Like a new type of reductionism, Andy Stott’s music is a complex system that is almost entirely the sum of its more elementary musical parts. “Almost”, we say, because the organic quid completing this abstract circle is the transient art of the Mancunian producer, an array of influences and ideas that can be seen floating in the warp and weft of the digital ether. The distance between genres, that space equally inhabited by innovators and copycats, is the realm in which Stott thrives, being careful not to trespass the imaginary line between techno and futurism, glitch and minimalism, convenience and opportunity.
Too Many Voices is the natural evolution of its predecessor, that Faith in Strangers which two years ago saw Stott toy with abrasiveness and soothing vibrations like never before. Just like its forebear, this new release delves in the extremes. The obscure, deep, low, violent calm in “Over”, and the ethereal, atmospheric pace in “Butterflies”; the bumbling vocals on “First Night” and the overall, spatial sound palette make Too Many Voices an apology of rhythm in all its suffuse purity.
The warm, discrete presence of opera singer Alison Skidmore (Stott’s childhood piano teacher) adds a more organic feel to the mix, and the end result is so fitting that one can’t help but wonder whether it is her the songs are built around. Her delicate yet colourful tone slips inside the texture of the harmonies not to be recognized anymore, stripping the vocals of their content (“Selfish”) while following the pattern provided by the percussive line.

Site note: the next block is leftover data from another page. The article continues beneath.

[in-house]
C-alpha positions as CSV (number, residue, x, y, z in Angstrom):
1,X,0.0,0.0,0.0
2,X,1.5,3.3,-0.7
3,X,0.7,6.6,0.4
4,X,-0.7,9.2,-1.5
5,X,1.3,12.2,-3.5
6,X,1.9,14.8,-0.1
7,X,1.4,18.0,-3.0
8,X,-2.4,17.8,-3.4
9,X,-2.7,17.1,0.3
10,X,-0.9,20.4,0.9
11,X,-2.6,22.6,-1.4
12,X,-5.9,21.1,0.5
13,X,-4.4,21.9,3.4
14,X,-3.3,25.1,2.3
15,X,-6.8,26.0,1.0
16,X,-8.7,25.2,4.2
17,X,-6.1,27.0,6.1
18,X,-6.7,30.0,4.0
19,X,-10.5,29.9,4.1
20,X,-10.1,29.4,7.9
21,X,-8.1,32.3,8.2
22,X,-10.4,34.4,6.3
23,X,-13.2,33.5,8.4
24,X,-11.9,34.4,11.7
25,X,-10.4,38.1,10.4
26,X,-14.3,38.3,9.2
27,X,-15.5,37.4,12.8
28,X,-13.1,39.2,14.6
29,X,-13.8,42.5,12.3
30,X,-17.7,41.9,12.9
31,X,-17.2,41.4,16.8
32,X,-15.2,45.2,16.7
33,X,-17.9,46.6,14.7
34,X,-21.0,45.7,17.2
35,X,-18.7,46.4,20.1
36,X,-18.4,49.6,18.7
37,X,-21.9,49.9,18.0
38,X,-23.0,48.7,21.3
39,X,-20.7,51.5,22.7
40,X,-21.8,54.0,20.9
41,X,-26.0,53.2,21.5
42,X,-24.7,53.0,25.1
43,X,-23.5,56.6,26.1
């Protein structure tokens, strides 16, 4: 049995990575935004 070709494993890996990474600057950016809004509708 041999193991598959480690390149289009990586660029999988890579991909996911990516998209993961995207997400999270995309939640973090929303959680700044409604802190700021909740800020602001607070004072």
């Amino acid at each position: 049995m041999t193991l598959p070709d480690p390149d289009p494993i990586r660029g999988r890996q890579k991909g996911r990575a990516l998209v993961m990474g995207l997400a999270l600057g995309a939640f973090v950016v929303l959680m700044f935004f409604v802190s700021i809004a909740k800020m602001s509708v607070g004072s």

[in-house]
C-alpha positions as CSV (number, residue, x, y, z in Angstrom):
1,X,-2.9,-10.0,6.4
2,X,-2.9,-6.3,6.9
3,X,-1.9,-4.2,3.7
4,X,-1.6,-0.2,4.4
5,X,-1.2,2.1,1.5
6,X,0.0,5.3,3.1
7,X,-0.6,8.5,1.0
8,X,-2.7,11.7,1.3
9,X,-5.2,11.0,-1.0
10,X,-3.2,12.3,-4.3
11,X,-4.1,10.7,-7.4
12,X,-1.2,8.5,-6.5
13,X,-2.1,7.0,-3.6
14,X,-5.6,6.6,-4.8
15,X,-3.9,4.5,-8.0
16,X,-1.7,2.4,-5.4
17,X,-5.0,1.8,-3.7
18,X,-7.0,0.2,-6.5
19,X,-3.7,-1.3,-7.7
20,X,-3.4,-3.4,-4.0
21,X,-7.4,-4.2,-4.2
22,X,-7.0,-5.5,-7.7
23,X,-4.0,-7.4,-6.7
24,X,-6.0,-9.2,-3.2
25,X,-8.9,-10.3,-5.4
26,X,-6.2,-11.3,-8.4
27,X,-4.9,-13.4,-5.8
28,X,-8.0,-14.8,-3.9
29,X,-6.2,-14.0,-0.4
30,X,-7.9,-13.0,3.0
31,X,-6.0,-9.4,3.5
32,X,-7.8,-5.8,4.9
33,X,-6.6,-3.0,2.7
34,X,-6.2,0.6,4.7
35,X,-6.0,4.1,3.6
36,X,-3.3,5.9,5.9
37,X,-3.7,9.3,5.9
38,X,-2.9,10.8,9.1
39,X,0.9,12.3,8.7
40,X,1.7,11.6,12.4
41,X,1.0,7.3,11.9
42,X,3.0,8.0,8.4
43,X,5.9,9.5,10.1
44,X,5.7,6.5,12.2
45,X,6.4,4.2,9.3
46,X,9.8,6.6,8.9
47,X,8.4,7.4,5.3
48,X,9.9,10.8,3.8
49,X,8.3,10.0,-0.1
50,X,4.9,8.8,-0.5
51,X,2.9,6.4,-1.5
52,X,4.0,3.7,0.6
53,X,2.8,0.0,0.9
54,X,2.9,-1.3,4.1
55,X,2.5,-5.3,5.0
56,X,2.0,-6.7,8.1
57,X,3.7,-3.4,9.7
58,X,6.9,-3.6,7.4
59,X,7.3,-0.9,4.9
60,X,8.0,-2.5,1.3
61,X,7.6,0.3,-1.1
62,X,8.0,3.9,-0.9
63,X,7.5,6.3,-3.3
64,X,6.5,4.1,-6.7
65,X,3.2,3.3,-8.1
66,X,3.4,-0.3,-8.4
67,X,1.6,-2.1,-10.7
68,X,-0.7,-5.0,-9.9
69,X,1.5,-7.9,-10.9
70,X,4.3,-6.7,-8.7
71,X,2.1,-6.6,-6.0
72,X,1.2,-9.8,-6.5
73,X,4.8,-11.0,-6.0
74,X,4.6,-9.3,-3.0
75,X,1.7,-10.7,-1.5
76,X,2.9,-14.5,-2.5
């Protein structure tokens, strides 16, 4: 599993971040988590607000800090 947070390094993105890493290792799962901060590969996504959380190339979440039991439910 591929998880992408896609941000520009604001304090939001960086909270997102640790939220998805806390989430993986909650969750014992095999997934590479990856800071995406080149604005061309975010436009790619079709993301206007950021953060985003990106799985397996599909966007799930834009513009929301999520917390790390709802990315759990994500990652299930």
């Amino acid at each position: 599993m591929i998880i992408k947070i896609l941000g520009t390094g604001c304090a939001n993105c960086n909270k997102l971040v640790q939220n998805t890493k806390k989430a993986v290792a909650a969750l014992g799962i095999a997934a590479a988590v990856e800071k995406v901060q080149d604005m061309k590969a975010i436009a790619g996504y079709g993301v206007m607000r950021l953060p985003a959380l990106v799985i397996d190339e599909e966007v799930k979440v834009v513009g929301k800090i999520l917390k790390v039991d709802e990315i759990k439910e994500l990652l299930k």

The ferment, the angst that is typical of Stott’s releases continues to thrive on Too Many Voices where, to make things slightly more complicated, patches of comfort are introduced here and there with the sole purpose of creating an imbalance that makes the darker elements stand out and shine in all their misty glare. But it is rhythm that prevails over everything else. In “First Night”, for instance, the vocals appear to struggle to keep up with the unpredictable pace of the cadence. This feeling of uncertainty contributes to making the music vulnerable (like on the already mentioned “Butterflies”) but in doing so, Stott manages to keep the listener engaged and alert, as if the music could stop, decay, vanish or mutate from one moment to the next.
Too Many Voices is everything but a claustrophobic piece of sonic art. On the contrary, this is Stott at his best, a composer whose futuristic music is well rooted in today’s world, one that is badly connected to material reality, without a locus, with an idea of time that is flexible, adaptable. If we’ll ever need a soundtrack to our virtual alter life, this would be the perfect choice. A complex system is the sum of its parts. And something else. A lot of the former, but more of the latter.